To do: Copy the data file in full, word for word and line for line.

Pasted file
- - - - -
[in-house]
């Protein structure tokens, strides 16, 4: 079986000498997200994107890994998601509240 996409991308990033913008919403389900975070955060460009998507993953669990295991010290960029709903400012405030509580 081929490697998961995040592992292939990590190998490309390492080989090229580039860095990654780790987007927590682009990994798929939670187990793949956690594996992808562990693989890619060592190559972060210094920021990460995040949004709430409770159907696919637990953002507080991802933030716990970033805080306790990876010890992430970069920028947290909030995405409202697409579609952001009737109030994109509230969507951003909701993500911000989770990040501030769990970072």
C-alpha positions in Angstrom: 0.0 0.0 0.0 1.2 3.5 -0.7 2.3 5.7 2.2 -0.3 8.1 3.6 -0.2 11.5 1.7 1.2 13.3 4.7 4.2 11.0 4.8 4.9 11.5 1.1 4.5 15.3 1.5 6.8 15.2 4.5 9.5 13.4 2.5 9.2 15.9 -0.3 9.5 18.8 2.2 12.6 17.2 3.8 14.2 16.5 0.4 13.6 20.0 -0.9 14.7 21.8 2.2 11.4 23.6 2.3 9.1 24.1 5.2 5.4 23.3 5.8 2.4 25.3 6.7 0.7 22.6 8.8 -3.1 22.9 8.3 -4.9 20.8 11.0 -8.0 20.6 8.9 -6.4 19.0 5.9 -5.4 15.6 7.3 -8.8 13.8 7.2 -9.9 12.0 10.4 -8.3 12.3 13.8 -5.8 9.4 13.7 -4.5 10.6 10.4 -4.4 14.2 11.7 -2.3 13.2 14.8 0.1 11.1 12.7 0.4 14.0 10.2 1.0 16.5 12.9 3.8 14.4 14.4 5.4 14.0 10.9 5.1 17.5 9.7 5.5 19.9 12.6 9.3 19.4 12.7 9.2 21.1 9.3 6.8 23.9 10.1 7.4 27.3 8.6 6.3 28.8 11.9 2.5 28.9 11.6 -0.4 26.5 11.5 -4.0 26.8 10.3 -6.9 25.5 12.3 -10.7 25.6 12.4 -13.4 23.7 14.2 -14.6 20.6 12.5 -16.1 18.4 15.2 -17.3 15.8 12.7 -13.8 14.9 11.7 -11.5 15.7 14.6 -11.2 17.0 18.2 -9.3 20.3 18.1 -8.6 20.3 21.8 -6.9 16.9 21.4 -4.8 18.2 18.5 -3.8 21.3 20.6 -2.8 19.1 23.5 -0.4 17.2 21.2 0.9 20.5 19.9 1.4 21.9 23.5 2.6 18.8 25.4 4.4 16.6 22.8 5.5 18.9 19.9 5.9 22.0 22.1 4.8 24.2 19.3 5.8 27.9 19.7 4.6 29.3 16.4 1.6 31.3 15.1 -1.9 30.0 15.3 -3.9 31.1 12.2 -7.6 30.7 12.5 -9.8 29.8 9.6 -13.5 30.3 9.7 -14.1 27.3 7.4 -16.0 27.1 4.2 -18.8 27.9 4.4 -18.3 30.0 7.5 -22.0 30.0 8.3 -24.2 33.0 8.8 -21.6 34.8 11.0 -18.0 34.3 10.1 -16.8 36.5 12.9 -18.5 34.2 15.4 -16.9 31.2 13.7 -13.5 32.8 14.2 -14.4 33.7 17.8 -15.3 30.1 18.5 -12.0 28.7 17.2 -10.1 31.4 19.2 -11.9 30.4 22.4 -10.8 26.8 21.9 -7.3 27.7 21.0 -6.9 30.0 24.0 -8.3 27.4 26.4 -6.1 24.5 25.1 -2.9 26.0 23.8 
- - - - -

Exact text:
[in-house]
């Protein structure tokens, strides 16, 4: 079986000498997200994107890994998601509240 996409991308990033913008919403389900975070955060460009998507993953669990295991010290960029709903400012405030509580 081929490697998961995040592992292939990590190998490309390492080989090229580039860095990654780790987007927590682009990994798929939670187990793949956690594996992808562990693989890619060592190559972060210094920021990460995040949004709430409770159907696919637990953002507080991802933030716990970033805080306790990876010890992430970069920028947290909030995405409202697409579609952001009737109030994109509230969507951003909701993500911000989770990040501030769990970072």
C-alpha positions in Angstrom: 0.0 0.0 0.0 1.2 3.5 -0.7 2.3 5.7 2.2 -0.3 8.1 3.6 -0.2 11.5 1.7 1.2 13.3 4.7 4.2 11.0 4.8 4.9 11.5 1.1 4.5 15.3 1.5 6.8 15.2 4.5 9.5 13.4 2.5 9.2 15.9 -0.3 9.5 18.8 2.2 12.6 17.2 3.8 14.2 16.5 0.4 13.6 20.0 -0.9 14.7 21.8 2.2 11.4 23.6 2.3 9.1 24.1 5.2 5.4 23.3 5.8 2.4 25.3 6.7 0.7 22.6 8.8 -3.1 22.9 8.3 -4.9 20.8 11.0 -8.0 20.6 8.9 -6.4 19.0 5.9 -5.4 15.6 7.3 -8.8 13.8 7.2 -9.9 12.0 10.4 -8.3 12.3 13.8 -5.8 9.4 13.7 -4.5 10.6 10.4 -4.4 14.2 11.7 -2.3 13.2 14.8 0.1 11.1 12.7 0.4 14.0 10.2 1.0 16.5 12.9 3.8 14.4 14.4 5.4 14.0 10.9 5.1 17.5 9.7 5.5 19.9 12.6 9.3 19.4 12.7 9.2 21.1 9.3 6.8 23.9 10.1 7.4 27.3 8.6 6.3 28.8 11.9 2.5 28.9 11.6 -0.4 26.5 11.5 -4.0 26.8 10.3 -6.9 25.5 12.3 -10.7 25.6 12.4 -13.4 23.7 14.2 -14.6 20.6 12.5 -16.1 18.4 15.2 -17.3 15.8 12.7 -13.8 14.9 11.7 -11.5 15.7 14.6 -11.2 17.0 18.2 -9.3 20.3 18.1 -8.6 20.3 21.8 -6.9 16.9 21.4 -4.8 18.2 18.5 -3.8 21.3 20.6 -2.8 19.1 23.5 -0.4 17.2 21.2 0.9 20.5 19.9 1.4 21.9 23.5 2.6 18.8 25.4 4.4 16.6 22.8 5.5 18.9 19.9 5.9 22.0 22.1 4.8 24.2 19.3 5.8 27.9 19.7 4.6 29.3 16.4 1.6 31.3 15.1 -1.9 30.0 15.3 -3.9 31.1 12.2 -7.6 30.7 12.5 -9.8 29.8 9.6 -13.5 30.3 9.7 -14.1 27.3 7.4 -16.0 27.1 4.2 -18.8 27.9 4.4 -18.3 30.0 7.5 -22.0 30.0 8.3 -24.2 33.0 8.8 -21.6 34.8 11.0 -18.0 34.3 10.1 -16.8 36.5 12.9 -18.5 34.2 15.4 -16.9 31.2 13.7 -13.5 32.8 14.2 -14.4 33.7 17.8 -15.3 30.1 18.5 -12.0 28.7 17.2 -10.1 31.4 19.2 -11.9 30.4 22.4 -10.8 26.8 21.9 -7.3 27.7 21.0 -6.9 30.0 24.0 -8.3 27.4 26.4 -6.1 24.5 25.1 -2.9 26.0 23.8 